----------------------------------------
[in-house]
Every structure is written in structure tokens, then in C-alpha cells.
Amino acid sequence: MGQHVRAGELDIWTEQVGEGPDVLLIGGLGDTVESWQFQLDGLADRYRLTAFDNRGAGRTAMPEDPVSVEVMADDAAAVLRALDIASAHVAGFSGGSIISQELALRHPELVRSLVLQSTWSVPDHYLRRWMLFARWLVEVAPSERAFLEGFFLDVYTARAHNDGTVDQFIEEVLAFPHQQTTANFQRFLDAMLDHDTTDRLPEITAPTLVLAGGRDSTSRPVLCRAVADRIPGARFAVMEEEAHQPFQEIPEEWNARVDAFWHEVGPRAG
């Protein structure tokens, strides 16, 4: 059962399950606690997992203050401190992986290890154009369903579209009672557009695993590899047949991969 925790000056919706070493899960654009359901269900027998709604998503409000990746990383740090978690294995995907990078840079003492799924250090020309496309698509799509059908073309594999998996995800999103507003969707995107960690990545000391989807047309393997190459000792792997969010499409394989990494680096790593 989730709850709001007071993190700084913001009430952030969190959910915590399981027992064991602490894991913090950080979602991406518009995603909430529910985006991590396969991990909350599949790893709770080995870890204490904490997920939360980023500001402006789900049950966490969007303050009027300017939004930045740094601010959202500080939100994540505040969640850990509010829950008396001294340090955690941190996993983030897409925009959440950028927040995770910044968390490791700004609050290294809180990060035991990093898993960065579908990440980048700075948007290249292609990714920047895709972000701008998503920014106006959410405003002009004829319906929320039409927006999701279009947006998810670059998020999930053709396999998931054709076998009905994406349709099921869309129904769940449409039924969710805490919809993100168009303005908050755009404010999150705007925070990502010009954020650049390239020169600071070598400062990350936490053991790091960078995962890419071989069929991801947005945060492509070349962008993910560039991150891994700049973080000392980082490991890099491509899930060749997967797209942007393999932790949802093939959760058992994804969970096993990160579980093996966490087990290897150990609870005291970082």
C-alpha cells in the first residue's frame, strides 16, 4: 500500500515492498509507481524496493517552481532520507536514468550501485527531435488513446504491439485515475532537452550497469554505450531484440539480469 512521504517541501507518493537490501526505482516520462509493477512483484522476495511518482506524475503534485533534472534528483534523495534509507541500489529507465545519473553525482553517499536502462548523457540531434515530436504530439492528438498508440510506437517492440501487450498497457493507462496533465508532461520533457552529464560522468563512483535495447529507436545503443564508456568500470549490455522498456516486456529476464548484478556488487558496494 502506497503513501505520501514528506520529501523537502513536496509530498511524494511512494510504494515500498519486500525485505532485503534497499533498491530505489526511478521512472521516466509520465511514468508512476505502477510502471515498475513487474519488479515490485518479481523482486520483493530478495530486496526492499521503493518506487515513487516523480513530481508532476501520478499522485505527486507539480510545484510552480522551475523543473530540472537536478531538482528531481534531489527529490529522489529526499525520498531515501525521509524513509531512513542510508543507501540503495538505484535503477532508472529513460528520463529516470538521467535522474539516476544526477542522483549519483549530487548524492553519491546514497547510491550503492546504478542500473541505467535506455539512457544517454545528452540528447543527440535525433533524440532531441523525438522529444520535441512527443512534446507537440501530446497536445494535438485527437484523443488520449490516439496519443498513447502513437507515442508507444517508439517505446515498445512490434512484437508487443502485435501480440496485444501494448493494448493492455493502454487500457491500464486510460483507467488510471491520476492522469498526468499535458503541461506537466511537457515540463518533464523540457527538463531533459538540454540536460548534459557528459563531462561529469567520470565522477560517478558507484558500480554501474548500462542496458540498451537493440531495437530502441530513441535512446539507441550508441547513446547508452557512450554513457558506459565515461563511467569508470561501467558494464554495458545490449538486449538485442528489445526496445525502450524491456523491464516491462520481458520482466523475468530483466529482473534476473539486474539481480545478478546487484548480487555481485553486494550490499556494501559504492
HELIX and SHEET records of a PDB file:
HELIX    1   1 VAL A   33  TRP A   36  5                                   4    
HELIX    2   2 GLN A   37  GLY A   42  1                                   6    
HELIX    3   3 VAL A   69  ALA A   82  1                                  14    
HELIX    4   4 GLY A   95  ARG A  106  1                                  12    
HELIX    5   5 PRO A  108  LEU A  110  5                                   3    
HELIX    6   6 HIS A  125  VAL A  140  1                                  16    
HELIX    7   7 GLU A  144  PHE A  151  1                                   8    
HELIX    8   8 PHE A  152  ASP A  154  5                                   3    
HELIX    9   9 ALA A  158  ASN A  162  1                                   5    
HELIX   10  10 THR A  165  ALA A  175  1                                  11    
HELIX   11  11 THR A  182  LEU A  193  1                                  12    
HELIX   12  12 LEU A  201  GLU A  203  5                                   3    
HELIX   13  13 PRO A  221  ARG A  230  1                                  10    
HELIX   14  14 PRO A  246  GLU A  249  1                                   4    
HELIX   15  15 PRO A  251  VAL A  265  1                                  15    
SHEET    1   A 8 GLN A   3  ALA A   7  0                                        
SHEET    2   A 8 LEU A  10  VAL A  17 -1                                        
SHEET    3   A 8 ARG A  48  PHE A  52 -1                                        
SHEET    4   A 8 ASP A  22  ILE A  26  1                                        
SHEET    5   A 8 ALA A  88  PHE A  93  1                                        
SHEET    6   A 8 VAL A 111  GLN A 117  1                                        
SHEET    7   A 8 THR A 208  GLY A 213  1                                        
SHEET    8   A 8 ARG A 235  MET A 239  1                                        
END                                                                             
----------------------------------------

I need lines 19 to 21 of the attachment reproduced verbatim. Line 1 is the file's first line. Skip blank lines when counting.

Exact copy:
HELIX   13  13 PRO A  221  ARG A  230  1                                  10    
HELIX   14  14 PRO A  246  GLU A  249  1                                   4    
HELIX   15  15 PRO A  251  VAL A  265  1                                  15    